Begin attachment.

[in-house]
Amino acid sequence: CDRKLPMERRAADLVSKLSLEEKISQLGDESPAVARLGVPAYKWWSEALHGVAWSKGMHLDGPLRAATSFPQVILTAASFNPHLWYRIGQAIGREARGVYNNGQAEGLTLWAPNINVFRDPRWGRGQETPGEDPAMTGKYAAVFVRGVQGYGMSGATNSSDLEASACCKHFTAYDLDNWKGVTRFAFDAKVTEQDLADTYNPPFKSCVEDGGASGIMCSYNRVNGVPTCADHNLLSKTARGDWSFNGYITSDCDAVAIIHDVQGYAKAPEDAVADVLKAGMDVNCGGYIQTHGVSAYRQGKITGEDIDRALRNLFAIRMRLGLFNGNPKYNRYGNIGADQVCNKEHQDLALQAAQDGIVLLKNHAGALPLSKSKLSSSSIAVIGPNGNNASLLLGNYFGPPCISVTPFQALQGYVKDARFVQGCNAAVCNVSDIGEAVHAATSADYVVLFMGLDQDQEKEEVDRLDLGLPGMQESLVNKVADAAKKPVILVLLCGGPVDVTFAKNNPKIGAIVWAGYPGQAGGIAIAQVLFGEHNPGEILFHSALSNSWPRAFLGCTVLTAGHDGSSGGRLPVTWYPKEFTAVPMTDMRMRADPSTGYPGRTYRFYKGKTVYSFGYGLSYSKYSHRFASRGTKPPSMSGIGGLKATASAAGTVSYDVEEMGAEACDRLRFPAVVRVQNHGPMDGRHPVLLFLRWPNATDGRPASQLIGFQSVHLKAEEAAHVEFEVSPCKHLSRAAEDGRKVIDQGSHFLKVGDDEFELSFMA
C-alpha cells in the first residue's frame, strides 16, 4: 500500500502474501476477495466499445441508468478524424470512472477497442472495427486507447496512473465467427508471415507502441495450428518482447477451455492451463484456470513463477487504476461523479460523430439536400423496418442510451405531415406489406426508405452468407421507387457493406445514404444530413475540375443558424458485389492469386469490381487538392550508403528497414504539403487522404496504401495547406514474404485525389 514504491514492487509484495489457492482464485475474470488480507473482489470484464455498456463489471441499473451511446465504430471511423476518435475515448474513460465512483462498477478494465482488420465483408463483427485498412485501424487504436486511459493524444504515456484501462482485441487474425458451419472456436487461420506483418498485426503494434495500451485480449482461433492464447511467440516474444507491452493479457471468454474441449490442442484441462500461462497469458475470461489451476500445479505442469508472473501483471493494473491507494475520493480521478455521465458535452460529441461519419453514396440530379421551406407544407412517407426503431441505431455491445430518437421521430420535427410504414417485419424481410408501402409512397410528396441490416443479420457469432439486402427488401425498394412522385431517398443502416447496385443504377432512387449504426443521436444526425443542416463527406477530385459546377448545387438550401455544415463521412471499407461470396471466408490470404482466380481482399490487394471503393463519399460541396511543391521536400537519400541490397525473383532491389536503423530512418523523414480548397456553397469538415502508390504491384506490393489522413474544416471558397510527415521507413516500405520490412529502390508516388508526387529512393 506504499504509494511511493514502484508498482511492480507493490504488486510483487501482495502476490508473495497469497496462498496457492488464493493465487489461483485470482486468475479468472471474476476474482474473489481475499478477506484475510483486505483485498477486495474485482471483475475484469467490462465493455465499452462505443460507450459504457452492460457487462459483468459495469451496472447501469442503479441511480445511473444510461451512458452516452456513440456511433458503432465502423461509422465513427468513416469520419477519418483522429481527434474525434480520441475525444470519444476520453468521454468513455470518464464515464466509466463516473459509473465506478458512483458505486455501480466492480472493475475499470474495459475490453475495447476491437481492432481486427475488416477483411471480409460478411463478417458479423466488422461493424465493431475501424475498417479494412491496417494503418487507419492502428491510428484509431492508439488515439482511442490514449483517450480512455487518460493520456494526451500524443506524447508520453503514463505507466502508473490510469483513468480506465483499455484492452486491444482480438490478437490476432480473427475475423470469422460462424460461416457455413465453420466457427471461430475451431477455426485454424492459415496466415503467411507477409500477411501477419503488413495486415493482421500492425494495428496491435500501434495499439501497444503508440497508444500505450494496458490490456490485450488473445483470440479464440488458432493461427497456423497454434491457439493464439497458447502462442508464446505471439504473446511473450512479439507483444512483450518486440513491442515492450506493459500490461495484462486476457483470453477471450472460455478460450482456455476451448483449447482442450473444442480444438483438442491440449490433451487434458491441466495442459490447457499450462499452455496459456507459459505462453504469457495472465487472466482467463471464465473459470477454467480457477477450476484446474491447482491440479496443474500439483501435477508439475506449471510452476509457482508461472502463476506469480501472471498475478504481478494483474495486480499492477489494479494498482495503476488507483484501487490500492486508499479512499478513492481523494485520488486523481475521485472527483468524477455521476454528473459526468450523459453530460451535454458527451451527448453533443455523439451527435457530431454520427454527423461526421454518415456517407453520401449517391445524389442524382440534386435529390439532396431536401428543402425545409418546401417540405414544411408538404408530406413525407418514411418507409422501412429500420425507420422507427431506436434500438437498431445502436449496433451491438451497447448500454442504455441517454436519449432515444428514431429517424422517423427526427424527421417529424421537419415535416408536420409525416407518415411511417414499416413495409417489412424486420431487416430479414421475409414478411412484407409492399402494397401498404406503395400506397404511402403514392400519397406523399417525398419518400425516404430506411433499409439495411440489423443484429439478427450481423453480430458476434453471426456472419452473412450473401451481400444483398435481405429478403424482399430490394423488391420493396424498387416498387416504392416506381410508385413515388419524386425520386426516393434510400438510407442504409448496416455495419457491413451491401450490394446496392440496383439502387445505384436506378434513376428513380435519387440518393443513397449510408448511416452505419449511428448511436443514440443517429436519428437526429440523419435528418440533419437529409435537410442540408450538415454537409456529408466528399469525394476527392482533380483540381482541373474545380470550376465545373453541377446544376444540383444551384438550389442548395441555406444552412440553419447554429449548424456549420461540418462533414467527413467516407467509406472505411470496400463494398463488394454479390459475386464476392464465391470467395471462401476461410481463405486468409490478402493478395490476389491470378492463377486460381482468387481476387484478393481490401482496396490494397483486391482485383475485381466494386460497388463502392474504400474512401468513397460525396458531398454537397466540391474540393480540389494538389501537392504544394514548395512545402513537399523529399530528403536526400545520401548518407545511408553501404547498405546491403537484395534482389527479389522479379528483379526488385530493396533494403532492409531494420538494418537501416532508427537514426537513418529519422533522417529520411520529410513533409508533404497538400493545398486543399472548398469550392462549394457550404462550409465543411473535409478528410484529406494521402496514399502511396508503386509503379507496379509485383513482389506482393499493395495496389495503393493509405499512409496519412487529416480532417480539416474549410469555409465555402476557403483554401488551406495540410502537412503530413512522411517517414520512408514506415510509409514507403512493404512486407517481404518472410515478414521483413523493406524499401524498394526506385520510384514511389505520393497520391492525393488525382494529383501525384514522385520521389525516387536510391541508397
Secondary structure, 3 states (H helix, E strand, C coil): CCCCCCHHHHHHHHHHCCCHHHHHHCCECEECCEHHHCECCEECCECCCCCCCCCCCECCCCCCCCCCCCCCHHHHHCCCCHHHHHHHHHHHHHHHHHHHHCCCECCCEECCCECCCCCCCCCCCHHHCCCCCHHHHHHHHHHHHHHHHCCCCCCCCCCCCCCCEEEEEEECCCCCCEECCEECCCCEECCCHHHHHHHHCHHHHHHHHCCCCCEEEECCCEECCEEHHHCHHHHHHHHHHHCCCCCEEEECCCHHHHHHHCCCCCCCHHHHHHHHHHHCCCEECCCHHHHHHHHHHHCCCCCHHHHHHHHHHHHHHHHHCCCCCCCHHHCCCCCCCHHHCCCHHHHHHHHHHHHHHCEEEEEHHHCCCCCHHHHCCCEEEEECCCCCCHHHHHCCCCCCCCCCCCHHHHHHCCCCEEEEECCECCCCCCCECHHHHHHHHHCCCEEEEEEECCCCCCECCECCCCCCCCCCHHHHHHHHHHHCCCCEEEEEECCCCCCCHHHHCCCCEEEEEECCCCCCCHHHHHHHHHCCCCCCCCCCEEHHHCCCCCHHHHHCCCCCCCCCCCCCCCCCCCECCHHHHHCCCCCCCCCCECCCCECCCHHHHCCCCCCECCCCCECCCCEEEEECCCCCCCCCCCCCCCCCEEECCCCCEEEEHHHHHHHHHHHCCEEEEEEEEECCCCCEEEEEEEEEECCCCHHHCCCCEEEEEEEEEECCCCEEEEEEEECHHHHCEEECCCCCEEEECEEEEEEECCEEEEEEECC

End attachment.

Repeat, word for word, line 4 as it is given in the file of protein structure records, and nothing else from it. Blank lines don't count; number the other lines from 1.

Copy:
Secondary structure, 3 states (H helix, E strand, C coil): CCCCCCHHHHHHHHHHCCCHHHHHHCCECEECCEHHHCECCEECCECCCCCCCCCCCECCCCCCCCCCCCCCHHHHHCCCCHHHHHHHHHHHHHHHHHHHHCCCECCCEECCCECCCCCCCCCCCHHHCCCCCHHHHHHHHHHHHHHHHCCCCCCCCCCCCCCCEEEEEEECCCCCCEECCEECCCCEECCCHHHHHHHHCHHHHHHHHCCCCCEEEECCCEECCEEHHHCHHHHHHHHHHHCCCCCEEEECCCHHHHHHHCCCCCCCHHHHHHHHHHHCCCEECCCHHHHHHHHHHHCCCCCHHHHHHHHHHHHHHHHHCCCCCCCHHHCCCCCCCHHHCCCHHHHHHHHHHHHHHCEEEEEHHHCCCCCHHHHCCCEEEEECCCCCCHHHHHCCCCCCCCCCCCHHHHHHCCCCEEEEECCECCCCCCCECHHHHHHHHHCCCEEEEEEECCCCCCECCECCCCCCCCCCHHHHHHHHHHHCCCCEEEEEECCCCCCCHHHHCCCCEEEEEECCCCCCCHHHHHHHHHCCCCCCCCCCEEHHHCCCCCHHHHHCCCCCCCCCCCCCCCCCCCECCHHHHHCCCCCCCCCCECCCCECCCHHHHCCCCCCECCCCCECCCCEEEEECCCCCCCCCCCCCCCCCEEECCCCCEEEEHHHHHHHHHHHCCEEEEEEEEECCCCCEEEEEEEEEECCCCHHHCCCCEEEEEEEEEECCCCEEEEEEEECHHHHCEEECCCCCEEEECEEEEEEECCEEEEEEECC